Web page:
A Nation of Savers?

11/13/2008 11:00 am EST

Focus: MARKETS

Gary Shilling

Columnist, Forbes

Gary Shilling, editor of INSIGHT, says the painful deleveraging process will force formerly free spenders to tighten their belts.

For decades, the household and financial sectors of the US economy incurred massive leveraging. Household debt, including mortgages, skyrocketed from 47% of personal income in 1959 to 117% in the fourth quarter of 2007—and from 25% of gross domestic product (GDP) in the first quarter of 1952 to 98%.

Now, deleveraging is the order of the day. House prices are down 18% from their peak in the second quarter of 2006, but have 23% further to fall to reach our peak-to-trough decline of 37%  as 1.8 million excess houses, the result of overbuilding in the 1995-2005 boom, depress prices.

As consumers retrench, the GDP weakness just reported for the third quarter will probably be followed by declines running at least through the end of 2009 that will cumulate to a 5% decline, clearly the most severe since the 1930s.

Consumer retrenchment means slashing discretionary spending on autos and motorcycles. But consumers are also axing small items like meals out, booze, bottled water, and $5 cups of coffee. Consumers are also beginning to regard monthly payments on credit card, auto, home equity, and student loans as discretionary.

Consumers slashed their saving rate from 12% in the early 1980s to zero recently. In the 1980s and 1990s, the long bull market in equities encouraged stockholders to save less and borrow more. They figured that equities would continue to rise.

Then, when stocks collapsed in 2000-2002, [they] never recovered to their dot.com peak and are once again collapsing. And if house prices fall to our target, 25 million homeowners will be under water, with their mortgage principals higher than their homes’ values. That’s almost half the 51 million homeowners with mortgages and a third of the total 75 million homeowners.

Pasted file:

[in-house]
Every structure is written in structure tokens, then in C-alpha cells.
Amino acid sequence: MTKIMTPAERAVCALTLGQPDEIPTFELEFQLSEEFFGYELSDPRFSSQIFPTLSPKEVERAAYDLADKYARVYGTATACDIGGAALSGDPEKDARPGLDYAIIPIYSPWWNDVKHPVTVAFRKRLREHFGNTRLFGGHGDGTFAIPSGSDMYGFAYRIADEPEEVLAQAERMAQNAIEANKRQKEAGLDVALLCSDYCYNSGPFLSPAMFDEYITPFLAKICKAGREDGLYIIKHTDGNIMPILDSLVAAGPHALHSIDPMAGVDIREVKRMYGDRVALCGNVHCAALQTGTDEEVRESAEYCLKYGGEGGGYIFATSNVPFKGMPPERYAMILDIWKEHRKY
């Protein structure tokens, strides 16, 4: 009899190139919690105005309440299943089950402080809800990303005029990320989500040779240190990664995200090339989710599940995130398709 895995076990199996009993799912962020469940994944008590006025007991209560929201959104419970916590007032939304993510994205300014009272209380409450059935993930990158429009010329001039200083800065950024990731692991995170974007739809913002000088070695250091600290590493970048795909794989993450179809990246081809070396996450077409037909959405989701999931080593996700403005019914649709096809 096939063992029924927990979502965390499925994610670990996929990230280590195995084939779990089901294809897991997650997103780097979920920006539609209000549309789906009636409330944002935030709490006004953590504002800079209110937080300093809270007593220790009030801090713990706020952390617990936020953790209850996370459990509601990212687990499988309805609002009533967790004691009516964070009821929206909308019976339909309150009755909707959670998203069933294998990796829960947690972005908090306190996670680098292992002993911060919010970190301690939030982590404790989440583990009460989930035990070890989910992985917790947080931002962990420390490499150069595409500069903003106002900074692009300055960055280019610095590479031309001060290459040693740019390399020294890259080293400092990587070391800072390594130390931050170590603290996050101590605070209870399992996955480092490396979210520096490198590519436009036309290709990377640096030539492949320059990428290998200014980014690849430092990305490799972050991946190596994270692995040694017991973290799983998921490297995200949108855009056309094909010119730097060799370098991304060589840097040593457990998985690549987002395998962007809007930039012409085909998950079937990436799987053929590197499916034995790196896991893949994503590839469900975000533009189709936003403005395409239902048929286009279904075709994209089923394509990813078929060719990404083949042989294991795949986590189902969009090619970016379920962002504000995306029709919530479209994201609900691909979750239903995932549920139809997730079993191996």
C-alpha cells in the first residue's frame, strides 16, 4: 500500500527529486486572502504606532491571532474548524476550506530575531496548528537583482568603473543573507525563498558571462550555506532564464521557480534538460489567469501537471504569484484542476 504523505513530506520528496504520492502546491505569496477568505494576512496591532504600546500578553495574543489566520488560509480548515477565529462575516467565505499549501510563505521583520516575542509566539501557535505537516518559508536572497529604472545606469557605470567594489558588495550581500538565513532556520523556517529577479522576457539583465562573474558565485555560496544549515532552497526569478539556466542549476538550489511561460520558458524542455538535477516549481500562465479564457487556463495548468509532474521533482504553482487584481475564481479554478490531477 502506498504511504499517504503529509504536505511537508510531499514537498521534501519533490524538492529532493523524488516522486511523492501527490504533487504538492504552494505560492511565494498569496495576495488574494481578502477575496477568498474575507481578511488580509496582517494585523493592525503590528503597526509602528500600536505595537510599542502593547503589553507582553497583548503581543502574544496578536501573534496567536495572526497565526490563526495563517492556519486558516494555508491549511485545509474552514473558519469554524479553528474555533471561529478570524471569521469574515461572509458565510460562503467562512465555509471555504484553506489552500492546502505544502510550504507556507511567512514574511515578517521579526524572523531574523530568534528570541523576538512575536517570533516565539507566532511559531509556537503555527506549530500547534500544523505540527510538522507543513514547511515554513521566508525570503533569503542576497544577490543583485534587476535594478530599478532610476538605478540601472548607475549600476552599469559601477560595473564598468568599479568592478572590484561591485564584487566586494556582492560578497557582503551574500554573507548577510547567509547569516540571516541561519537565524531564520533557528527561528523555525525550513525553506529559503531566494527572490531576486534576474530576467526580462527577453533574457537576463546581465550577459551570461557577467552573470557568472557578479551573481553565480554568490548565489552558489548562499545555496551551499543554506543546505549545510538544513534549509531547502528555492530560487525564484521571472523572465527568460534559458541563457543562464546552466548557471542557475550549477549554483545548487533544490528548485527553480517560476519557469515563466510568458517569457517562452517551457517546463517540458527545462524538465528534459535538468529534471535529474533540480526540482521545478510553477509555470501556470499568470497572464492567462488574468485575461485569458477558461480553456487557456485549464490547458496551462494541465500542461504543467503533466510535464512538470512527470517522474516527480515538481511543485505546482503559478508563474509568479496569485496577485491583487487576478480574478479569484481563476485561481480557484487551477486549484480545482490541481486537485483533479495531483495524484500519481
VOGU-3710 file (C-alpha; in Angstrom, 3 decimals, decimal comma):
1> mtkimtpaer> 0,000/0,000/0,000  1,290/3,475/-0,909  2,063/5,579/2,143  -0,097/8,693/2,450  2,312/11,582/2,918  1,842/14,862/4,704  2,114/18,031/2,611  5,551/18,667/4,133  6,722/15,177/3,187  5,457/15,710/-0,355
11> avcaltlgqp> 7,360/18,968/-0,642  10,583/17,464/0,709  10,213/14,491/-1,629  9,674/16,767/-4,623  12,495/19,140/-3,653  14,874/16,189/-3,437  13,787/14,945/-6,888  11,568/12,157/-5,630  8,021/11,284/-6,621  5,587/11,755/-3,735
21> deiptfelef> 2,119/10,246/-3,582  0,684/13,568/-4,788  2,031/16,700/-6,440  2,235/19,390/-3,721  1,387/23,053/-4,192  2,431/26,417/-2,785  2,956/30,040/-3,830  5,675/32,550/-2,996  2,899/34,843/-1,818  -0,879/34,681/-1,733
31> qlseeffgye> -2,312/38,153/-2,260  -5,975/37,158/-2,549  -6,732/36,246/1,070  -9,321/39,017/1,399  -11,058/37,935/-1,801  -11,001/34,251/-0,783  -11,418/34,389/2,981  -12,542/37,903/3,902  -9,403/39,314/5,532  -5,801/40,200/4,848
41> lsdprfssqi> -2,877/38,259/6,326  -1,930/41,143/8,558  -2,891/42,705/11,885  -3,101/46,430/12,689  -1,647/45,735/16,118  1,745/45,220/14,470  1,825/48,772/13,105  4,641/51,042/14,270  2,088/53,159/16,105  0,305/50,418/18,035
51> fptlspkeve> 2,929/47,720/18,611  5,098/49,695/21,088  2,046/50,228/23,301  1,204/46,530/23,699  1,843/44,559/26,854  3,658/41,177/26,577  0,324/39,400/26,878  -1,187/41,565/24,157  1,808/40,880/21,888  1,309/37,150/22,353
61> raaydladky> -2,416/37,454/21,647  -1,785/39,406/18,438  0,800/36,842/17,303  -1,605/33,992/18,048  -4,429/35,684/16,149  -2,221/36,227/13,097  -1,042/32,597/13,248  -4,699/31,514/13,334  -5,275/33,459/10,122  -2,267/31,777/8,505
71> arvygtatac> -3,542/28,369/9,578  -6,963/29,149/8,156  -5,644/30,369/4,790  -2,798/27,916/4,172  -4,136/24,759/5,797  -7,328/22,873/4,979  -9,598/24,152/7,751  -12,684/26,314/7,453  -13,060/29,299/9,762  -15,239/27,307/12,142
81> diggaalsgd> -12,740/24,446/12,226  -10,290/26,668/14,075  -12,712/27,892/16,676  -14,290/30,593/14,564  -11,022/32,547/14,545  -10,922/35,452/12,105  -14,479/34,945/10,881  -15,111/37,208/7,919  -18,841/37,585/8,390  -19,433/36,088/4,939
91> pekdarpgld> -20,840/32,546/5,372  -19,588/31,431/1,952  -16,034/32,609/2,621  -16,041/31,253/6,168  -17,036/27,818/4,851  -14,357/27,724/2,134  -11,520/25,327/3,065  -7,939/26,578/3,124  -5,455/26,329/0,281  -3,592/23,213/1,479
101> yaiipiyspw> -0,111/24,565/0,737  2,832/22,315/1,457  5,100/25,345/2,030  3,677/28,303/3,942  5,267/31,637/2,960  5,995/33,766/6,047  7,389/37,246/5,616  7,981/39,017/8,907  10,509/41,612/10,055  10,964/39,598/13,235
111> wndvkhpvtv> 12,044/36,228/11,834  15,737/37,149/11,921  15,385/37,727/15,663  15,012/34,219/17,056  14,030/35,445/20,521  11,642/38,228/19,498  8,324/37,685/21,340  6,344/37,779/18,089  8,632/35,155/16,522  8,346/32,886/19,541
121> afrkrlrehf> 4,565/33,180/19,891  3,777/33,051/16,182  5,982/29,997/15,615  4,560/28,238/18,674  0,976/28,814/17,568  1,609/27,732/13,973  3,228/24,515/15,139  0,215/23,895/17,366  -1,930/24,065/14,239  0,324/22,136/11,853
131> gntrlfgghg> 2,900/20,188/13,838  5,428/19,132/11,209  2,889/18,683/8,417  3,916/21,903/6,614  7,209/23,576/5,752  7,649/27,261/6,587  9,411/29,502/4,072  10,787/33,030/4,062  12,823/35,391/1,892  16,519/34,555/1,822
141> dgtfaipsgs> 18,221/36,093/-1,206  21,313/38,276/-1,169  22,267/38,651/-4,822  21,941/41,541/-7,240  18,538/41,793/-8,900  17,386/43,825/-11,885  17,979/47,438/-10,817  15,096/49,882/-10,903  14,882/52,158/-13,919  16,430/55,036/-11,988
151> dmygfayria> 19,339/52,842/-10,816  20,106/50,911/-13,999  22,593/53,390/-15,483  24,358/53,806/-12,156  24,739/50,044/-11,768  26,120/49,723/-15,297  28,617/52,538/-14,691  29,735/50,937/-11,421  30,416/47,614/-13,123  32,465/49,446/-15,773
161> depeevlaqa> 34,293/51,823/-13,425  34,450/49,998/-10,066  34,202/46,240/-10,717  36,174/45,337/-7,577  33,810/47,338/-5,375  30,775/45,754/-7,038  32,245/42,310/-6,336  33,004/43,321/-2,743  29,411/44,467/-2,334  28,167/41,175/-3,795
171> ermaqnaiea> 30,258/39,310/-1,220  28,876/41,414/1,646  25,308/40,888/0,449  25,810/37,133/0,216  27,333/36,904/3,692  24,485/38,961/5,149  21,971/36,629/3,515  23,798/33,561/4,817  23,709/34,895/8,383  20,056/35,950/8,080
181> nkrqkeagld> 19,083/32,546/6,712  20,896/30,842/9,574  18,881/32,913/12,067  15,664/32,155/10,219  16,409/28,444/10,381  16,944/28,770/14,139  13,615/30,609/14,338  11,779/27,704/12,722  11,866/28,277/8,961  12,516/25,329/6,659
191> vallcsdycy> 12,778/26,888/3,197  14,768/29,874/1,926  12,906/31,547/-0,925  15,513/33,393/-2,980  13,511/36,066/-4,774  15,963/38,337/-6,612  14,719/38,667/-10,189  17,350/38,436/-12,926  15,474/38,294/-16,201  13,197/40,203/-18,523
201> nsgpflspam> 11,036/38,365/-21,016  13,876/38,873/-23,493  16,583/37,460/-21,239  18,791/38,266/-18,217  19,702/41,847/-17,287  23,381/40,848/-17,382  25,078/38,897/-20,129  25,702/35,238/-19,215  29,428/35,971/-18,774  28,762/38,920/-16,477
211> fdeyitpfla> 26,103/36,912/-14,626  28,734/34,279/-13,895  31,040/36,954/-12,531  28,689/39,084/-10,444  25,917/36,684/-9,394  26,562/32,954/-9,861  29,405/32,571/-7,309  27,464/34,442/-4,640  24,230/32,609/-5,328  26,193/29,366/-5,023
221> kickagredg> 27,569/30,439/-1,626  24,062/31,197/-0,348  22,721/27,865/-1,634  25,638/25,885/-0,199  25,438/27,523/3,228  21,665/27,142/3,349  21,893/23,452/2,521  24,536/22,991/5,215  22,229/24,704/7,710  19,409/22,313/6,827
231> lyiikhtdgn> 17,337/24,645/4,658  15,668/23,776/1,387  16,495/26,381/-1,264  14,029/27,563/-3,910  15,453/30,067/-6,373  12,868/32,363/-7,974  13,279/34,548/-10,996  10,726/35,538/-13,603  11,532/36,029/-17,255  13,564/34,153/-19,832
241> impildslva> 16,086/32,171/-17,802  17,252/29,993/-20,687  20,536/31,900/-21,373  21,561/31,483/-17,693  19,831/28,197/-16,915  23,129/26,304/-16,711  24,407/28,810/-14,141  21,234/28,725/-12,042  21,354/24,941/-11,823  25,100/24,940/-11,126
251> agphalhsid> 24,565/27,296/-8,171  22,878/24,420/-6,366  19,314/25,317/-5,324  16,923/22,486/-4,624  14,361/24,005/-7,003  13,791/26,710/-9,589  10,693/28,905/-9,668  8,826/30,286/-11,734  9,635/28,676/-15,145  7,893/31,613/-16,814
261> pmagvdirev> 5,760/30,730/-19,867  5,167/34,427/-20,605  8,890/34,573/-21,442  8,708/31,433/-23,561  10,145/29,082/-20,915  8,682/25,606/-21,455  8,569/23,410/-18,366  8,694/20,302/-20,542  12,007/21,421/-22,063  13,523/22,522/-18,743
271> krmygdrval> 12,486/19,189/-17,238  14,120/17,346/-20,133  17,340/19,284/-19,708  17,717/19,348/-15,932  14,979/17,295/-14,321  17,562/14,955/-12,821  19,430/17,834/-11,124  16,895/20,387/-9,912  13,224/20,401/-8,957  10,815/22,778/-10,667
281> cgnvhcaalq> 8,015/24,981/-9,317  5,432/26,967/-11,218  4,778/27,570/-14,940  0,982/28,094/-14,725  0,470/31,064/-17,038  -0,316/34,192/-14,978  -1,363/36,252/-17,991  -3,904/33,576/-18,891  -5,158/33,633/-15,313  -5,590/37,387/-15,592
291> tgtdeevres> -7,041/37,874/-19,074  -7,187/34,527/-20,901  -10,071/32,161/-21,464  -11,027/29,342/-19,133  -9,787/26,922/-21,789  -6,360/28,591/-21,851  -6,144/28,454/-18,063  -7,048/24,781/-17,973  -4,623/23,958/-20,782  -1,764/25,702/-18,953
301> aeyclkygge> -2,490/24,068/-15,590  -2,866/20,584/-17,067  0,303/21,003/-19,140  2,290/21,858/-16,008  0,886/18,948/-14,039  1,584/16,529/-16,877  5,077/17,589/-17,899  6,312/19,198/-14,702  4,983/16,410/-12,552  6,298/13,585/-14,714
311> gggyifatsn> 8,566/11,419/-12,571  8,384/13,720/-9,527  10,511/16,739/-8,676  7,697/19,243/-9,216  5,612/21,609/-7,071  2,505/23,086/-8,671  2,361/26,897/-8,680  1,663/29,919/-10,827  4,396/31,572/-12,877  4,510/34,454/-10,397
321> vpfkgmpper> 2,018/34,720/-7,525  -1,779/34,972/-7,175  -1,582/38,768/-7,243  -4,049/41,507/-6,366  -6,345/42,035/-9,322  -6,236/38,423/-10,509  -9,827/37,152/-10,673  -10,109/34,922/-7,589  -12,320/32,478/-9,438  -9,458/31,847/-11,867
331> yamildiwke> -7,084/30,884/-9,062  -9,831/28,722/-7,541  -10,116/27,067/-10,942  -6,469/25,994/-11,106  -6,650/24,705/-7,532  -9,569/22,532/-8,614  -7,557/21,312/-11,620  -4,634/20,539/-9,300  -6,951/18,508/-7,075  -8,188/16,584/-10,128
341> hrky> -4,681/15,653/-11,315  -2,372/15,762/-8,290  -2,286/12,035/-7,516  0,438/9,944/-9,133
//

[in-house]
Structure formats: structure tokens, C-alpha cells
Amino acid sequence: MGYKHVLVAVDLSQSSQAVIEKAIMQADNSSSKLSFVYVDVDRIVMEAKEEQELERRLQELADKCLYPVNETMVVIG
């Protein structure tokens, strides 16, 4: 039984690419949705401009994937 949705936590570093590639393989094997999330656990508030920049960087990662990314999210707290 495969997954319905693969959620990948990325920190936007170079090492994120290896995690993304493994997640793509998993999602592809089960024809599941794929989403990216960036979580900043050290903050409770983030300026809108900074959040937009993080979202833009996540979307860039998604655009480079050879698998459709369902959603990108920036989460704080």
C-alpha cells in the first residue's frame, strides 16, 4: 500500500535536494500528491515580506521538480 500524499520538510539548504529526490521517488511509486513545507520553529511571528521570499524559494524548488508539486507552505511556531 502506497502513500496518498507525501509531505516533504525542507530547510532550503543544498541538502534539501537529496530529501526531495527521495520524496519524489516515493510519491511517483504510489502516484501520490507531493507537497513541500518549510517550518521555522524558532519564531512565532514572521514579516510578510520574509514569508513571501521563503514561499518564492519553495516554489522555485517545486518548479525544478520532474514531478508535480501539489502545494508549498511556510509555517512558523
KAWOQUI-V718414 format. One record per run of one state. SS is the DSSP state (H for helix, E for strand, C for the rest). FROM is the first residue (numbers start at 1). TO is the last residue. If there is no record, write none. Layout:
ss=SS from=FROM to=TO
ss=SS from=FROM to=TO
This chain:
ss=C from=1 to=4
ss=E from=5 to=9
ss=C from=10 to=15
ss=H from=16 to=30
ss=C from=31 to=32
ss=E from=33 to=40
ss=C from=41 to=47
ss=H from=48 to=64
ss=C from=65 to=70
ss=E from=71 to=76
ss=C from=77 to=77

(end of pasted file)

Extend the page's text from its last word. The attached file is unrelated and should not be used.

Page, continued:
Individuals’ $3 trillion in 401(k) accounts are taking a beating as stocks fall. Even before the unemployment rate leaps toward the 8%-plus top we expect, 20% of those 45 or older have stopped contributing to their 401(k)s. Few have enough to fund comfortable retirements. Indeed, “hardship withdrawals” from 401(k)s are leaping even though they incur 10% tax penalties as employees increasingly worry about just meeting day-to-day expenses.

Households age 50-plus had only $89,300 on average in retirement accounts on September 30th, not enough to replace even one year of $95,000 in annual income for the typical 50- to 59-year-old household. Furthermore, only 49% of eligible workers in their 20s contributed to 401(k)s, and less then 20% save at all for retirement.

So, without any significant remaining assets to fund oversized spending, US consumers will be forced into a saving spree. Our forecast of a one-percentage-point rise in the saving rate per year for the next decade would bring it to about 10%, still short of the early 1980s level.

The pattern of the last quarter-century is for American consumers to spend as long as they can finance it by saving less and borrowing more. If we’re right, that attitude will change, not because people suddenly decide to become financially responsible but because they have no alternative.

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